Annie & Jack After Forty

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Chapter 6


“Aunt Betty, she didn’t have to schedule us so early.”

I look around the upscale, cool hair salon that my aunt has gone to for the last twenty years. She considers her stylist, Dawn, a close friend. Aunt Betty has shared my story about my hair, and Dawn has heard stories of Jenny and me from her over the years.

It’s eight in the morning. The salon is empty; it doesn’t open for business until eleven because they work late hours on Thursdays and Fridays. Dawn has scheduled us so I could have privacy with Aunt Betty by my side in case I get emotional.

“She’s honored you choose her to cut your beautiful hair. Are you still feeling sure this is the right time?” she asks with concerns in her voice.

I grin, “I’m so excited I’m about to burst with it. It’s time; I’m at peace, I promise you.”

“Hey ladies, come over here and have a seat. Who wants a cup of coffee, anyone?” A tall, attractive middle-aged woman greets us.

“Oh my God, honey, your hair is beautiful. Betty didn’t exaggerate how much of it you have. I’m Dawn; it’s nice to meet you in person finally. How are you feeling about today?” Dawn takes ahold of my hand and leads me over to her station.

I sit down in the chair. “I’m feeling good and excited. Thanks again for doing this for me.” I wipe my palms on my jeans; I’m flooded with all kinds of emotions. She smiles kindly to me in the mirror. She picks up my hair and runs her fingers through it.

“I promise this beautiful hair will make a lot of children happy; it’s quite a lot to donate. Do you have any ideas about what you want to have done? Has it really been over ten years since you had your haircut?” She continues to rake her fingers through my hair.

“Yeah, my daughter, Jenny, wanted long hair so bad and couldn’t have it. She didn’t have control of her hands and fingers. But she would take my hair in between her fists and run her hands back and forth through my hair. She was obsessed with long hair. Laura, her grandma, was convinced she treated my hair as her security blanket. She’d get super upset if I ever got it cut.” I smile, and Aunt Betty squeezes my shoulders. “I’m looking forward to a new beginning Dawn. I’d like to have long bangs if you think I can pull them off.” I nervously giggle. “I’ve only had bangs once, and it was in the nineties. I remembered loving them, my Mom, not so much.” I laugh and see Aunt Betty wipe tears under her eyes.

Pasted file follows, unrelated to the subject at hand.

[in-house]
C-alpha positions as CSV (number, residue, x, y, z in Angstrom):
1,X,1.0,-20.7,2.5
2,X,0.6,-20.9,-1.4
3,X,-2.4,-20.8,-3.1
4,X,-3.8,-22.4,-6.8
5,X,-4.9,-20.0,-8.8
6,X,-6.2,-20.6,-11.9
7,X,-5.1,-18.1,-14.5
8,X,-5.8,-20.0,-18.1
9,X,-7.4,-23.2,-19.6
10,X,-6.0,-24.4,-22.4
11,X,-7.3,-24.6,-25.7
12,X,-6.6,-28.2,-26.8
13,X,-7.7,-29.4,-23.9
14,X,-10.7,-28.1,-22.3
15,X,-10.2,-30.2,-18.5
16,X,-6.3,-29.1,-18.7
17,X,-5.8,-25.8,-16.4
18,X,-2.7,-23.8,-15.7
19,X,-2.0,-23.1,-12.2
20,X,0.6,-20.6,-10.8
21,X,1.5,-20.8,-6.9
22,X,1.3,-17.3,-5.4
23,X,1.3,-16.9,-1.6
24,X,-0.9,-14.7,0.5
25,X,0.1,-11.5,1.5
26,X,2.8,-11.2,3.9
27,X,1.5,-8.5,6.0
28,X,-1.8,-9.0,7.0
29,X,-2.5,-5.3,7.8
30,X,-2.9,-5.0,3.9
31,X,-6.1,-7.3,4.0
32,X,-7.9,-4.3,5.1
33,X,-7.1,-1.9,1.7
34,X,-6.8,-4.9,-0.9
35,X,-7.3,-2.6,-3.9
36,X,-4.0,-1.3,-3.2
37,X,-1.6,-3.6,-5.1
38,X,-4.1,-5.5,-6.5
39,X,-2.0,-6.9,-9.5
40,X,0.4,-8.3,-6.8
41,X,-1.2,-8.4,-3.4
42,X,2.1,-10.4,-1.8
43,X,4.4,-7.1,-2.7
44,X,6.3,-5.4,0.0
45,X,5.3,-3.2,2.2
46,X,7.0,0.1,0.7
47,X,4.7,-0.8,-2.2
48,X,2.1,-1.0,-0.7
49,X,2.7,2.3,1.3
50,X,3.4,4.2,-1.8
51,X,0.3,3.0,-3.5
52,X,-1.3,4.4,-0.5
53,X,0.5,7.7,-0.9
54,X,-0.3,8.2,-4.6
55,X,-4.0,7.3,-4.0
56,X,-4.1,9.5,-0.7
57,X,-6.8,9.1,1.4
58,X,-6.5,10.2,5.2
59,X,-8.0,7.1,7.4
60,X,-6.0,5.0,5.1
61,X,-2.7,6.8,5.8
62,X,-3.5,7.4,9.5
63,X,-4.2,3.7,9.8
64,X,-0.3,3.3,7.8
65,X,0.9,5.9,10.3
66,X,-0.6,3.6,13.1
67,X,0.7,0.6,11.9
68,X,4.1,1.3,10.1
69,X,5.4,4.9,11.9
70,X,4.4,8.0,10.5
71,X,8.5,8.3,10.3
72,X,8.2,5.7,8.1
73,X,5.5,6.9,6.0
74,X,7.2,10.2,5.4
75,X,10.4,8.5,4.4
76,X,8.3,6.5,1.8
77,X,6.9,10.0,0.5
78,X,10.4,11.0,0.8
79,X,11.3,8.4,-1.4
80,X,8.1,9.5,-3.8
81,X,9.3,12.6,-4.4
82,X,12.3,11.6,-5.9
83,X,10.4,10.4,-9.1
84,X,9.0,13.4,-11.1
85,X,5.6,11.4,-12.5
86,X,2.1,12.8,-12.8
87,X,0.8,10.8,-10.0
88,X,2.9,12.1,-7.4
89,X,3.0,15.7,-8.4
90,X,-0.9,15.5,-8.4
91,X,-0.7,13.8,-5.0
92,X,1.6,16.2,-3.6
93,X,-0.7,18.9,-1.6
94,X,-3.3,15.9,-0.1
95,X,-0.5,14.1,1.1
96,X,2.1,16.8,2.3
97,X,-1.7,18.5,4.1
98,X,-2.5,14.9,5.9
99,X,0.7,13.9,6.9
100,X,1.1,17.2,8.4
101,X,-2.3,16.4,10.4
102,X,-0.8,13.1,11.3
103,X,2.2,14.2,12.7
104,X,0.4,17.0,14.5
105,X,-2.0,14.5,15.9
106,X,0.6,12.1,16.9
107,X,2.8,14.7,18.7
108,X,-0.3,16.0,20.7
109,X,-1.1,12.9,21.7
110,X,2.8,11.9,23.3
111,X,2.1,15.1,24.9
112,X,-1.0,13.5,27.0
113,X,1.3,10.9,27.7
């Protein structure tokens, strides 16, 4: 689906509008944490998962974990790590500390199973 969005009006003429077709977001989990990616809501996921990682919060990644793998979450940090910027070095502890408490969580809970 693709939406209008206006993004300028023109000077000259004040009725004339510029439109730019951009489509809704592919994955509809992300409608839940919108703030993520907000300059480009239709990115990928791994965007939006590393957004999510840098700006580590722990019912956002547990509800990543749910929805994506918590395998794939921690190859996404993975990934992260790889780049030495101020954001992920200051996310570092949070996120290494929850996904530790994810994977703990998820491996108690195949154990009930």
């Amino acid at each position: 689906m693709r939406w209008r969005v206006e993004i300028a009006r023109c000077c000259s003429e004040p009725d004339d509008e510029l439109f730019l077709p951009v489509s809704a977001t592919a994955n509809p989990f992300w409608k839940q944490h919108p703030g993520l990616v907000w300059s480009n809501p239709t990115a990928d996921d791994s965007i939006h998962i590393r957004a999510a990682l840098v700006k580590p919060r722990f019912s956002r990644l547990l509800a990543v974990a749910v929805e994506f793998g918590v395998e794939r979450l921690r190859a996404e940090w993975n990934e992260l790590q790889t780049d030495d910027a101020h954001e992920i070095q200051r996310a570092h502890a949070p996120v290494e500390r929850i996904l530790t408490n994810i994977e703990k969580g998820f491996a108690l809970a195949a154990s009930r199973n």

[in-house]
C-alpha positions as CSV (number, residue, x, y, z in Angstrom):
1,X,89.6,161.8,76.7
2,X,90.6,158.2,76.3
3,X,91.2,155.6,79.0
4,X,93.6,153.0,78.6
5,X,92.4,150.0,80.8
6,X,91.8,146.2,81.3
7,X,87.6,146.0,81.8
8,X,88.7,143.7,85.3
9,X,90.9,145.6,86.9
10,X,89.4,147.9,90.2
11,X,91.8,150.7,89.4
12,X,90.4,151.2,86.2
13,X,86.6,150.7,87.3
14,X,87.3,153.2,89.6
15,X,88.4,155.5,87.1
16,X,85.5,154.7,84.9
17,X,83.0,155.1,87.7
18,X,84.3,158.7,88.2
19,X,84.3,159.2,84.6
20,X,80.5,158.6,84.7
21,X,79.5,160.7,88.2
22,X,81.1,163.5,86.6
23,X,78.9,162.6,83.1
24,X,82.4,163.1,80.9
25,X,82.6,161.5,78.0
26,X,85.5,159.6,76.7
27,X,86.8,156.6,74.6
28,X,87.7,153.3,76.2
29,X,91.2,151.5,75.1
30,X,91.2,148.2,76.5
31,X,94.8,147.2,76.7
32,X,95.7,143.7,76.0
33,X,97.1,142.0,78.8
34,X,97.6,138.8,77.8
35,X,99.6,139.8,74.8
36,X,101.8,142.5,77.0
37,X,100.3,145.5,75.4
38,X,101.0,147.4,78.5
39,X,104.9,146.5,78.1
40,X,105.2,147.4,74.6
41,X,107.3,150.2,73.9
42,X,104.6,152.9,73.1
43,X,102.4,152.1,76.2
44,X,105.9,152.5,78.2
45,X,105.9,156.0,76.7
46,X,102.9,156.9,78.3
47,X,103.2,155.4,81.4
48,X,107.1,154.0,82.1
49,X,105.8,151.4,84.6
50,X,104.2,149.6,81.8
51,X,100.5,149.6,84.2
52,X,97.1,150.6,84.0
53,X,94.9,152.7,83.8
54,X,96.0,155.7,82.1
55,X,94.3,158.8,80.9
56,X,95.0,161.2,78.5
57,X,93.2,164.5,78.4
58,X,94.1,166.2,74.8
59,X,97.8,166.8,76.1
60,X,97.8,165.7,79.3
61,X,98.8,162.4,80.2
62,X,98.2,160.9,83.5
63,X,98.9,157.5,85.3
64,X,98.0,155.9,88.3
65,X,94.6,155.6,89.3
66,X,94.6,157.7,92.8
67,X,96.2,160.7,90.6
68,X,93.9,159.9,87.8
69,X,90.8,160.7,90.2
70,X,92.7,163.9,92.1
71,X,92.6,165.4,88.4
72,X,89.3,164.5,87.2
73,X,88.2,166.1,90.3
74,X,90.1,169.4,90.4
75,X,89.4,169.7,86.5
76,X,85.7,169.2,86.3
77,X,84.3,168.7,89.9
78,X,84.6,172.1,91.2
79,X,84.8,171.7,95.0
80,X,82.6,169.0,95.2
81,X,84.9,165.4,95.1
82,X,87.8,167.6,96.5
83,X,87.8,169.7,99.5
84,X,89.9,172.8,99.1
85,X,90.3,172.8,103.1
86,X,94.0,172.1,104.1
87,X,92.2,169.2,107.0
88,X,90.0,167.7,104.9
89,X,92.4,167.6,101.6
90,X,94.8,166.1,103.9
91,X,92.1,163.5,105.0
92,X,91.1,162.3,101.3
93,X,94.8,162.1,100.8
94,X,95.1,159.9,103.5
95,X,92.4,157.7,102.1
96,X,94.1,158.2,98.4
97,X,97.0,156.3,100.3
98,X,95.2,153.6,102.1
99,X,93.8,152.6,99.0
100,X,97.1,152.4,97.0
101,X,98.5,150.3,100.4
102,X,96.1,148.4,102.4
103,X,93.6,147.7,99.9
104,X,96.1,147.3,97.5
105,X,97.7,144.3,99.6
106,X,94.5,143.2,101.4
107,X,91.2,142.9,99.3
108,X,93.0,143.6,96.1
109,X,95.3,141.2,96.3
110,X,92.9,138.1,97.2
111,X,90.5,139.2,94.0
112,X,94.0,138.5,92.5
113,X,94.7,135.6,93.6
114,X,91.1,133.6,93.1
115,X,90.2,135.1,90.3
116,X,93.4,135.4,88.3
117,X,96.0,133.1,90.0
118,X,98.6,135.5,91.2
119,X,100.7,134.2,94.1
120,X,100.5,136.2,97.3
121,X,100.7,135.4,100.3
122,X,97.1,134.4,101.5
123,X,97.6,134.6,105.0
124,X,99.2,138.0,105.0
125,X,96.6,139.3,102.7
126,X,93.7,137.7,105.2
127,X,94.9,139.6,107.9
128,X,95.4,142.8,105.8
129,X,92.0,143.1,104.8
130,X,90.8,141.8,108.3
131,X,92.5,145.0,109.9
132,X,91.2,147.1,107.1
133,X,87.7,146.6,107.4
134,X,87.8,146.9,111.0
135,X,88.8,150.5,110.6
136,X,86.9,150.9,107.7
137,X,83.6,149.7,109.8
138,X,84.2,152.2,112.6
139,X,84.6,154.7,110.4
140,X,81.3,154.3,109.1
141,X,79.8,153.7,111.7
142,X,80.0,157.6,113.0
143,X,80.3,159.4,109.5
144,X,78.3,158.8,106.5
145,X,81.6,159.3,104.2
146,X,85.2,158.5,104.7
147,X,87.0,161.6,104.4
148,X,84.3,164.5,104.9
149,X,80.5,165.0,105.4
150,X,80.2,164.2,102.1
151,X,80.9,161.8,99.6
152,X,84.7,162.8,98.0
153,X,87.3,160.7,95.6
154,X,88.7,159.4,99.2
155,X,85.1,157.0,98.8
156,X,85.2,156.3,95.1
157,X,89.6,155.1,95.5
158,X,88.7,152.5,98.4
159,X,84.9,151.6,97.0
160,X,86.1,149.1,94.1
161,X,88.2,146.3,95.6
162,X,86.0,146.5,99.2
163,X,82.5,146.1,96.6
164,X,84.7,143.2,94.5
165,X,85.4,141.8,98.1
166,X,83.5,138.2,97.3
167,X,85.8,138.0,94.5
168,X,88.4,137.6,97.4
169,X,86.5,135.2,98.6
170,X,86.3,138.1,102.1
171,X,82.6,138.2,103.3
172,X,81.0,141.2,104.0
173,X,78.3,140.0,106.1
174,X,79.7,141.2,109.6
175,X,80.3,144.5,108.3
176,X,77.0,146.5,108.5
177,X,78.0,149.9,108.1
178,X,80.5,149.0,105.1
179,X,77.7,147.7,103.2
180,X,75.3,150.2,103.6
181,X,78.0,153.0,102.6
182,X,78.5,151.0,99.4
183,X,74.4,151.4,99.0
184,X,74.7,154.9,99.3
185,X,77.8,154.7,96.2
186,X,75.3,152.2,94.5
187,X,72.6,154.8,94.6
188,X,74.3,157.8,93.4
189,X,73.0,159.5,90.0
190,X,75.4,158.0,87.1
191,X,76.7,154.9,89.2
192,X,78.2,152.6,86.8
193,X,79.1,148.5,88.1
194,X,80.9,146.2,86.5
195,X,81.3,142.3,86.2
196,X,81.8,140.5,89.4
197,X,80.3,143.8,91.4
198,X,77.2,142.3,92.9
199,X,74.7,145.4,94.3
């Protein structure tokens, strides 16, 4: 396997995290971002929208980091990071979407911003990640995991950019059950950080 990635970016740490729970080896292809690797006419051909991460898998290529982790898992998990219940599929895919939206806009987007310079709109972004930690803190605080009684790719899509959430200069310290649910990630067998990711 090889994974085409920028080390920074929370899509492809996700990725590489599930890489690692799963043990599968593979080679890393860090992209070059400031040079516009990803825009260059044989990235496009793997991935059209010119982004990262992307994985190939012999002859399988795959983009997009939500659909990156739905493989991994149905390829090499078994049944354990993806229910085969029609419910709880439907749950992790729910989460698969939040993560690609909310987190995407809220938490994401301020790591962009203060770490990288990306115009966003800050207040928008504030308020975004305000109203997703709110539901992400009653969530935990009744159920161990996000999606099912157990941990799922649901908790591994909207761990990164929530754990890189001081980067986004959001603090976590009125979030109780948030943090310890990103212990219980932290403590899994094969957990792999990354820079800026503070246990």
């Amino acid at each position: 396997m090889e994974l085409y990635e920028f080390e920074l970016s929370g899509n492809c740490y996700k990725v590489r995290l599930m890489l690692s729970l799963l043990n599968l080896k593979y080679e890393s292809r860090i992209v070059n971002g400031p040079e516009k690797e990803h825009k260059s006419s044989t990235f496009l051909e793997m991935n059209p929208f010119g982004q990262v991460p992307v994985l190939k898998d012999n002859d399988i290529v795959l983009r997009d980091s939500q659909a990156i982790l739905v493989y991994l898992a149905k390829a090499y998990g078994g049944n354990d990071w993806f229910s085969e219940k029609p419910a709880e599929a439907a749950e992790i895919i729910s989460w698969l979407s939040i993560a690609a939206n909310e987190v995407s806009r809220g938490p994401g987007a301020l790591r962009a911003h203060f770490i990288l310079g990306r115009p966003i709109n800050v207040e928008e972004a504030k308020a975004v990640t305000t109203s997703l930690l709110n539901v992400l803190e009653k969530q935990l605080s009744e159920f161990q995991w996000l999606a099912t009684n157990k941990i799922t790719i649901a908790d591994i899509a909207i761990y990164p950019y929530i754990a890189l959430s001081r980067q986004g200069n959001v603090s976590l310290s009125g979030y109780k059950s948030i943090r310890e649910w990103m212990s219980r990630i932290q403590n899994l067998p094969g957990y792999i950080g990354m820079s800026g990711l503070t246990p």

Dawn picks up my hair again. “With your pretty, youthful heart-shaped face, bangs will look great. I’m thinking, thick, longer bangs to highlight your cheekbones. The length cut up to your shoulders with some long layering around the face. Highlights and lowlights to give it depth and shine. Your hair is thick and healthy; it’s going to be so awesome. Are you ready, honey?”

“Yes, I’m ready,” I say with my stomach and heart in my throat.

Dawn puts my hair in four low ponytails, then quickly cuts them off. I feel a sense of profound sadness at the loss of hair. It’s another realization that my sweet baby is gone. But a sense of lightness and peace are present, too, fighting to be set free.

“Are you okay, sweetheart?” Aunt Betty smiles nervously.

Dawn hands me the ponytails to see and hold. I run my fingers through the hair laying in my lap. I’ve been prepared for this. I don’t know why I feel like I can’t breathe.

“Annie?” Dawn calls quietly.

I look up at the two of them in the mirror. “I’m sad, but I’m okay.” I shake my head back and forth. “Wow, I can’t believe how much lighter I feel.” I force a smile and hand my hair back to Dawn, trembling.

“Thank you, Dawn. I can’t wait to see what it looks like.”

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